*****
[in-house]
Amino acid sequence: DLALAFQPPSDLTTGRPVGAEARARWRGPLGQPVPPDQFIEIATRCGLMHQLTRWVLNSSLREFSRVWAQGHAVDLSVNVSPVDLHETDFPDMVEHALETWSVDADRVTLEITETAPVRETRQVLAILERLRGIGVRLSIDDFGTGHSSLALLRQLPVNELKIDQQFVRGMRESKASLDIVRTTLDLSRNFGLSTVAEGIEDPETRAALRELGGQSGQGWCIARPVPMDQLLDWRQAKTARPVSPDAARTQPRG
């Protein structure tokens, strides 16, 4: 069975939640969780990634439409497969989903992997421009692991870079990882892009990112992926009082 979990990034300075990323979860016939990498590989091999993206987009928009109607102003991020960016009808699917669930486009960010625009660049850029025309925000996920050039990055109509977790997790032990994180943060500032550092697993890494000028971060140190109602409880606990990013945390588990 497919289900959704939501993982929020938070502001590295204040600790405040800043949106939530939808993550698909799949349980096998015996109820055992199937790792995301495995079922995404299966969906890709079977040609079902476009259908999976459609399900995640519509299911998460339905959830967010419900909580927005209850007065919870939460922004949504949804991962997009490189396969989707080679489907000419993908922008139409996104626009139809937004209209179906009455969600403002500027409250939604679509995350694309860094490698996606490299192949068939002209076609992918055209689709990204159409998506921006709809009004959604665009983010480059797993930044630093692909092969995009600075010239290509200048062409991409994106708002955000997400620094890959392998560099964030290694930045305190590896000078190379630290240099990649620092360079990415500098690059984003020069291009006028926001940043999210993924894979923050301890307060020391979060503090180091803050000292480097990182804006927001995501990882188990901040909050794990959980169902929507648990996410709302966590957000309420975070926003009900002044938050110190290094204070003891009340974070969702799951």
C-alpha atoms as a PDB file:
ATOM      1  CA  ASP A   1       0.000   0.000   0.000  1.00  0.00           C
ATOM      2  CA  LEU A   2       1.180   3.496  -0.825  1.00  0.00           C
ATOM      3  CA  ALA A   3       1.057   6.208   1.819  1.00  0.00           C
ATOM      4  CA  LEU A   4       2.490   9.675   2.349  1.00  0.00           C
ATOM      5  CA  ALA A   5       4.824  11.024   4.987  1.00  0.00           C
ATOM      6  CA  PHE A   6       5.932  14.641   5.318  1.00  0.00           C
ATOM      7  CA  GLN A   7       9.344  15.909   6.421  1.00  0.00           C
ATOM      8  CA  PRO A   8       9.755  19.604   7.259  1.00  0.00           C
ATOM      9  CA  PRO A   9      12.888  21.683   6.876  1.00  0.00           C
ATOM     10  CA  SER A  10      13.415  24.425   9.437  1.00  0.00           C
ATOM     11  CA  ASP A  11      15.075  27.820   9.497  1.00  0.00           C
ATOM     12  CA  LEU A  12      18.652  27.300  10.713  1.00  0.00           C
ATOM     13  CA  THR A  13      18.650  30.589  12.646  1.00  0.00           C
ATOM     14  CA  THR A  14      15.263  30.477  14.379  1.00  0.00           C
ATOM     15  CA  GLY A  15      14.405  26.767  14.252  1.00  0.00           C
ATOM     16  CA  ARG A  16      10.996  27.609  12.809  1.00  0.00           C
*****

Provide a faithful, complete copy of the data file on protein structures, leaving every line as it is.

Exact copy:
[in-house]
Amino acid sequence: DLALAFQPPSDLTTGRPVGAEARARWRGPLGQPVPPDQFIEIATRCGLMHQLTRWVLNSSLREFSRVWAQGHAVDLSVNVSPVDLHETDFPDMVEHALETWSVDADRVTLEITETAPVRETRQVLAILERLRGIGVRLSIDDFGTGHSSLALLRQLPVNELKIDQQFVRGMRESKASLDIVRTTLDLSRNFGLSTVAEGIEDPETRAALRELGGQSGQGWCIARPVPMDQLLDWRQAKTARPVSPDAARTQPRG
């Protein structure tokens, strides 16, 4: 069975939640969780990634439409497969989903992997421009692991870079990882892009990112992926009082 979990990034300075990323979860016939990498590989091999993206987009928009109607102003991020960016009808699917669930486009960010625009660049850029025309925000996920050039990055109509977790997790032990994180943060500032550092697993890494000028971060140190109602409880606990990013945390588990 497919289900959704939501993982929020938070502001590295204040600790405040800043949106939530939808993550698909799949349980096998015996109820055992199937790792995301495995079922995404299966969906890709079977040609079902476009259908999976459609399900995640519509299911998460339905959830967010419900909580927005209850007065919870939460922004949504949804991962997009490189396969989707080679489907000419993908922008139409996104626009139809937004209209179906009455969600403002500027409250939604679509995350694309860094490698996606490299192949068939002209076609992918055209689709990204159409998506921006709809009004959604665009983010480059797993930044630093692909092969995009600075010239290509200048062409991409994106708002955000997400620094890959392998560099964030290694930045305190590896000078190379630290240099990649620092360079990415500098690059984003020069291009006028926001940043999210993924894979923050301890307060020391979060503090180091803050000292480097990182804006927001995501990882188990901040909050794990959980169902929507648990996410709302966590957000309420975070926003009900002044938050110190290094204070003891009340974070969702799951």
C-alpha atoms as a PDB file:
ATOM      1  CA  ASP A   1       0.000   0.000   0.000  1.00  0.00           C
ATOM      2  CA  LEU A   2       1.180   3.496  -0.825  1.00  0.00           C
ATOM      3  CA  ALA A   3       1.057   6.208   1.819  1.00  0.00           C
ATOM      4  CA  LEU A   4       2.490   9.675   2.349  1.00  0.00           C
ATOM      5  CA  ALA A   5       4.824  11.024   4.987  1.00  0.00           C
ATOM      6  CA  PHE A   6       5.932  14.641   5.318  1.00  0.00           C
ATOM      7  CA  GLN A   7       9.344  15.909   6.421  1.00  0.00           C
ATOM      8  CA  PRO A   8       9.755  19.604   7.259  1.00  0.00           C
ATOM      9  CA  PRO A   9      12.888  21.683   6.876  1.00  0.00           C
ATOM     10  CA  SER A  10      13.415  24.425   9.437  1.00  0.00           C
ATOM     11  CA  ASP A  11      15.075  27.820   9.497  1.00  0.00           C
ATOM     12  CA  LEU A  12      18.652  27.300  10.713  1.00  0.00           C
ATOM     13  CA  THR A  13      18.650  30.589  12.646  1.00  0.00           C
ATOM     14  CA  THR A  14      15.263  30.477  14.379  1.00  0.00           C
ATOM     15  CA  GLY A  15      14.405  26.767  14.252  1.00  0.00           C
ATOM     16  CA  ARG A  16      10.996  27.609  12.809  1.00  0.00           C